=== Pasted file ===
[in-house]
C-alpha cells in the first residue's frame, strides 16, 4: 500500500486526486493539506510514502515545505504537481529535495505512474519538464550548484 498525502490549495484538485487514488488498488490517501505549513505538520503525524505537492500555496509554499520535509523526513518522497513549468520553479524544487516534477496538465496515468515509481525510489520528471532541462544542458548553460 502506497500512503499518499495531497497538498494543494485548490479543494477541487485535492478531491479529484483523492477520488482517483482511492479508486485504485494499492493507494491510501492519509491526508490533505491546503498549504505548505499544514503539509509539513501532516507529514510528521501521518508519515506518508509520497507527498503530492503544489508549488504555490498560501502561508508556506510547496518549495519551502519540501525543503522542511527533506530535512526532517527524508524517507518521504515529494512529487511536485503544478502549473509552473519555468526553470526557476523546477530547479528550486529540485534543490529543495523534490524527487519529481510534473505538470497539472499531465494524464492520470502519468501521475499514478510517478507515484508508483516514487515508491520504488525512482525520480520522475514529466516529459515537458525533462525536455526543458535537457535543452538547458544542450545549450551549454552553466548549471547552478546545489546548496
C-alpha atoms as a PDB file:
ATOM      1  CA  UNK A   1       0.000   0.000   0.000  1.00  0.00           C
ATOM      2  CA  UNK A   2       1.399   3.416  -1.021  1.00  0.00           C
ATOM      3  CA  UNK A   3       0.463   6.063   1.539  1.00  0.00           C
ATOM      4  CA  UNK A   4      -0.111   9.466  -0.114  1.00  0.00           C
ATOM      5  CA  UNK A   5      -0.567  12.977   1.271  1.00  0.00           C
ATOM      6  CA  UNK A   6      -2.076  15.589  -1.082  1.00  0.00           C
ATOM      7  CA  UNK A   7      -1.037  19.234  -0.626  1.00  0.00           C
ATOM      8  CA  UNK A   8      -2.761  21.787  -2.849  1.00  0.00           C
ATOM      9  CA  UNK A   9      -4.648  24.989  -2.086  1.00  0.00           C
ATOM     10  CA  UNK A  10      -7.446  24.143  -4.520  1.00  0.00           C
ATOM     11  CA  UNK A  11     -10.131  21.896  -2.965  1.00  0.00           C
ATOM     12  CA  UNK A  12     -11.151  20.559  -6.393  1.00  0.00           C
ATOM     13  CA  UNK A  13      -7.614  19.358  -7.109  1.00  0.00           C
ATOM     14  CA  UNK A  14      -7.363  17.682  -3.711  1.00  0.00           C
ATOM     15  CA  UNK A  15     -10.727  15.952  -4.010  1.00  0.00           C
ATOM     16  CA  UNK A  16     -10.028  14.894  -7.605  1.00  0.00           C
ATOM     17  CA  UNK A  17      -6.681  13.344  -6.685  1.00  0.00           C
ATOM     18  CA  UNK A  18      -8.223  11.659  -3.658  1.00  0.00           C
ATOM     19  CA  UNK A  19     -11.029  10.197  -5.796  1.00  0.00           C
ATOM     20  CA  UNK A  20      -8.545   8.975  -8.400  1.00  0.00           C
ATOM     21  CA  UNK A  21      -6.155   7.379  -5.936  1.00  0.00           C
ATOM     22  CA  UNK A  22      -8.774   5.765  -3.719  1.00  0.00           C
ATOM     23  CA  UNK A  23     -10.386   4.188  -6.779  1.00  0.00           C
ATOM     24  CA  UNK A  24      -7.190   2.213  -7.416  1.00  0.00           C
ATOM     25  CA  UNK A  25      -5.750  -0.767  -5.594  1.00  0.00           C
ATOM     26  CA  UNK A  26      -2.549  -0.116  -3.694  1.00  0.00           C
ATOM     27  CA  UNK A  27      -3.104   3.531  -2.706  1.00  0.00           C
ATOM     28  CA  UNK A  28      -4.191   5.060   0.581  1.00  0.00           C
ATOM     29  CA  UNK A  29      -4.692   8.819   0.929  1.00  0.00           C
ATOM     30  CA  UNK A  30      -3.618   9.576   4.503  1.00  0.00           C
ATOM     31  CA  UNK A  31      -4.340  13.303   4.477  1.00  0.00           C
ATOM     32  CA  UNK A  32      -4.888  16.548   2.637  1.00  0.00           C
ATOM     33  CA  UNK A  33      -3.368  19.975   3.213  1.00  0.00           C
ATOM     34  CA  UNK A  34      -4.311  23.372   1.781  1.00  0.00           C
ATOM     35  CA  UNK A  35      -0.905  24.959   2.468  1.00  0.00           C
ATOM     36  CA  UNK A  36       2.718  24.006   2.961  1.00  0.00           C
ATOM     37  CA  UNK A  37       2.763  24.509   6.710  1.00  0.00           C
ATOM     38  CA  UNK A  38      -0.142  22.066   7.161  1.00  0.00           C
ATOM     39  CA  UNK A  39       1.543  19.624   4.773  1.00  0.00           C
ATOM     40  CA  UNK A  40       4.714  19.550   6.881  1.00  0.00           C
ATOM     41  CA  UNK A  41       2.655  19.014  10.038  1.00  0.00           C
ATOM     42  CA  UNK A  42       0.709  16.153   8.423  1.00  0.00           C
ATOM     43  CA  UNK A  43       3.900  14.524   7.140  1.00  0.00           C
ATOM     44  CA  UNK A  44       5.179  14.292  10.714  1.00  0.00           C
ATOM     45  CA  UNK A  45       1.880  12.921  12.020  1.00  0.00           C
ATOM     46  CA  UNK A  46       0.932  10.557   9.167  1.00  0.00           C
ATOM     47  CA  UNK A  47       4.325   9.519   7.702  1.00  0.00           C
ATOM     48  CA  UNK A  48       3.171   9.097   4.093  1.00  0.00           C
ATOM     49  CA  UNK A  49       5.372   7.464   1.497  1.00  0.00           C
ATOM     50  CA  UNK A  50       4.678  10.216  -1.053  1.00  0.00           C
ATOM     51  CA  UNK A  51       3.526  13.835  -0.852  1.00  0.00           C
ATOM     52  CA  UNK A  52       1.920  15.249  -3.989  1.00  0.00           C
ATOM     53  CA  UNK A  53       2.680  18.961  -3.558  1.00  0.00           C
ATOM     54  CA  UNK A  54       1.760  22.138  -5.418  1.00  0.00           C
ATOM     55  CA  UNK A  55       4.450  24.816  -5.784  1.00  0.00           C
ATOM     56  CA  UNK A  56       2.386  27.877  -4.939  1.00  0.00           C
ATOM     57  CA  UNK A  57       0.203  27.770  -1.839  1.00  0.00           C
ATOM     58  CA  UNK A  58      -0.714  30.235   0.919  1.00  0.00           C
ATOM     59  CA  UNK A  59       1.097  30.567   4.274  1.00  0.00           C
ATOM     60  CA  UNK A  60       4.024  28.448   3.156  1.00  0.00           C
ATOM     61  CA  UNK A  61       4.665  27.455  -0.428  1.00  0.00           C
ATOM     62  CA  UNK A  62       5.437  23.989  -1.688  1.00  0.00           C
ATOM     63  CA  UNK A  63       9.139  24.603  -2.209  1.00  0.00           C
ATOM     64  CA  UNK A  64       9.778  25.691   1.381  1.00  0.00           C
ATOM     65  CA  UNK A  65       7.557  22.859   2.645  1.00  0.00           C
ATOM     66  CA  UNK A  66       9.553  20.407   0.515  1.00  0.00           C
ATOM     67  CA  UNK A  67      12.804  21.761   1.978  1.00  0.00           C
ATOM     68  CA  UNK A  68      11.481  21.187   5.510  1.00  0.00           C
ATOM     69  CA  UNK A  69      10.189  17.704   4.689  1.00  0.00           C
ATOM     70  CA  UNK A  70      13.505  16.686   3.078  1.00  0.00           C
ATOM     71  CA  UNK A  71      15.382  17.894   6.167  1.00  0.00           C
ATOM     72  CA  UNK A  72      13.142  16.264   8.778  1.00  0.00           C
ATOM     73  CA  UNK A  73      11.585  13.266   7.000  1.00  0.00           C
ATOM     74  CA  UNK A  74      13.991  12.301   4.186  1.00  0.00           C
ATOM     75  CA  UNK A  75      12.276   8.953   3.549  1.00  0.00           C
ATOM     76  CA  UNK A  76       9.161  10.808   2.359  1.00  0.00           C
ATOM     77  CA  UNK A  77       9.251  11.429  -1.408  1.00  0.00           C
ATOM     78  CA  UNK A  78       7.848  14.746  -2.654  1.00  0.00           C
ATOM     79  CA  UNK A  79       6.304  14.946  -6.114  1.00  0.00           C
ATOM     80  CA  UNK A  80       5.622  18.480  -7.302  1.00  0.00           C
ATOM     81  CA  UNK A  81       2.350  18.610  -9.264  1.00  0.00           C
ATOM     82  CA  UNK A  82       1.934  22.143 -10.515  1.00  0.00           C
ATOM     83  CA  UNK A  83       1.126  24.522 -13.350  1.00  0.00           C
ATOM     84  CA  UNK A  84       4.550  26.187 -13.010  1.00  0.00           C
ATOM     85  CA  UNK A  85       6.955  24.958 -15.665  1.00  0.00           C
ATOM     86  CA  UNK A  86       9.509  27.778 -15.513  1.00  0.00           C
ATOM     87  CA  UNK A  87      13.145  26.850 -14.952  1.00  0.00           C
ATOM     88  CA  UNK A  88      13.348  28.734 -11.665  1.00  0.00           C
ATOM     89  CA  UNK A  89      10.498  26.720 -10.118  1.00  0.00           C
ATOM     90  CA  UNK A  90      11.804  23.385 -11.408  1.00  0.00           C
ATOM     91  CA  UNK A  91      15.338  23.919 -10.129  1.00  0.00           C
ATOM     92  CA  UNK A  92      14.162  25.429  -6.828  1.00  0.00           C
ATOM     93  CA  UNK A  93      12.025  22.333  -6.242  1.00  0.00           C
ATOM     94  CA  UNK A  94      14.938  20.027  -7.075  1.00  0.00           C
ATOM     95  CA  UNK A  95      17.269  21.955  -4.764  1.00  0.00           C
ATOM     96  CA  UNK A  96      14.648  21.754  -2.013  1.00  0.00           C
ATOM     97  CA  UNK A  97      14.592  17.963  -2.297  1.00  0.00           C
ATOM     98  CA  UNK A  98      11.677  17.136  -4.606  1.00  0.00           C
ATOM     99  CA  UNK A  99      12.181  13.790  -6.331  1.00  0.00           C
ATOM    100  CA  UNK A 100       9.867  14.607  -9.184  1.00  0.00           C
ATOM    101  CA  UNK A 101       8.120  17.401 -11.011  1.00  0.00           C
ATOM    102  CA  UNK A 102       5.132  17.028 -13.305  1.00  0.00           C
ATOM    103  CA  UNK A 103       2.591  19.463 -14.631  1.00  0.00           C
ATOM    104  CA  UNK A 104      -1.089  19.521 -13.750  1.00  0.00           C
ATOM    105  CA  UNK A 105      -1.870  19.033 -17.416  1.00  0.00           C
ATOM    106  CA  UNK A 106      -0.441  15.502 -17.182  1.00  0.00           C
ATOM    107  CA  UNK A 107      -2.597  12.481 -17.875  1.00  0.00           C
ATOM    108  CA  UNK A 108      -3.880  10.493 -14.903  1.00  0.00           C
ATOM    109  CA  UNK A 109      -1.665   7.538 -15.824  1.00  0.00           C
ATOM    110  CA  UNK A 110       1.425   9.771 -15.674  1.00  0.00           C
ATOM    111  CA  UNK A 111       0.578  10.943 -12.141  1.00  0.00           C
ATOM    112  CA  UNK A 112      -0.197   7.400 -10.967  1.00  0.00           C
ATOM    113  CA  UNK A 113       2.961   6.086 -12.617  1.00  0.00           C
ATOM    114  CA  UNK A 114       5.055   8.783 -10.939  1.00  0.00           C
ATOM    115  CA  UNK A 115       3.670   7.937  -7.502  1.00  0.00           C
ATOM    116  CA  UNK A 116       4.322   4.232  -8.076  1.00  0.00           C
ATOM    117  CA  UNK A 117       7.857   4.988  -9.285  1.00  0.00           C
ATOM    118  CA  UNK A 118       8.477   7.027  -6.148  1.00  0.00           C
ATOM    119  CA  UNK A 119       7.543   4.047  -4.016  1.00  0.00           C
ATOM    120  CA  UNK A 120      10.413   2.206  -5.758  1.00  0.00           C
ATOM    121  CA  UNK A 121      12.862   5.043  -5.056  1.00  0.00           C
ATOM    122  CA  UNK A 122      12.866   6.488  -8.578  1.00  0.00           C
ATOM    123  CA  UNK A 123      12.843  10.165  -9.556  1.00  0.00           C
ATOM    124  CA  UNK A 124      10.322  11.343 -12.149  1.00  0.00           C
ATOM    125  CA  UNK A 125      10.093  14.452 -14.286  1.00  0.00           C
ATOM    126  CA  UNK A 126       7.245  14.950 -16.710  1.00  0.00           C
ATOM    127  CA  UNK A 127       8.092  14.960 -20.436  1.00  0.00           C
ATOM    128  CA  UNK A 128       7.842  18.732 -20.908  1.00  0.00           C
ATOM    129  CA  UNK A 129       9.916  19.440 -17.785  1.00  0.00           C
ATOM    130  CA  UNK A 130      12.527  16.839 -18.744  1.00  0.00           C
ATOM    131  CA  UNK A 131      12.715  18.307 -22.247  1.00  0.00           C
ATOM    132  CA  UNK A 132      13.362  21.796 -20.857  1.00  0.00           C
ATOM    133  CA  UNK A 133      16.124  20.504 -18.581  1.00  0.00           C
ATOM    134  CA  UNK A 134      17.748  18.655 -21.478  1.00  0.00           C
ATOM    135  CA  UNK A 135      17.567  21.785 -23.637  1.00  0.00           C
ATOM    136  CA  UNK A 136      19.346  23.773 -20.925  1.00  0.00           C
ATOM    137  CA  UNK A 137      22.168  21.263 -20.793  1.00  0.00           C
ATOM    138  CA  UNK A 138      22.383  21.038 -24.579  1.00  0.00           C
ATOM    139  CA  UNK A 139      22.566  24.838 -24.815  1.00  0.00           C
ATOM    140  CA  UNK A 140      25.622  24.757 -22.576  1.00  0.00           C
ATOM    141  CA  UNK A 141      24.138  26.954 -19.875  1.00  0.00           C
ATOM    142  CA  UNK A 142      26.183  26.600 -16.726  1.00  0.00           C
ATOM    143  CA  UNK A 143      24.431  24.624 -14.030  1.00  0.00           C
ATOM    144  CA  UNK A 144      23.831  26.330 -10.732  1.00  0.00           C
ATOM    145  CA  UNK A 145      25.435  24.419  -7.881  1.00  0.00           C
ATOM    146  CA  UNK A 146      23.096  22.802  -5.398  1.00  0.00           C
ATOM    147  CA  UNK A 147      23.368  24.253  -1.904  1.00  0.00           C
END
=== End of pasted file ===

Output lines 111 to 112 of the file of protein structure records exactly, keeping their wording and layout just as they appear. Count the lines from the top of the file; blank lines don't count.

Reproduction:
ATOM    108  CA  UNK A 108      -3.880  10.493 -14.903  1.00  0.00           C
ATOM    109  CA  UNK A 109      -1.665   7.538 -15.824  1.00  0.00           C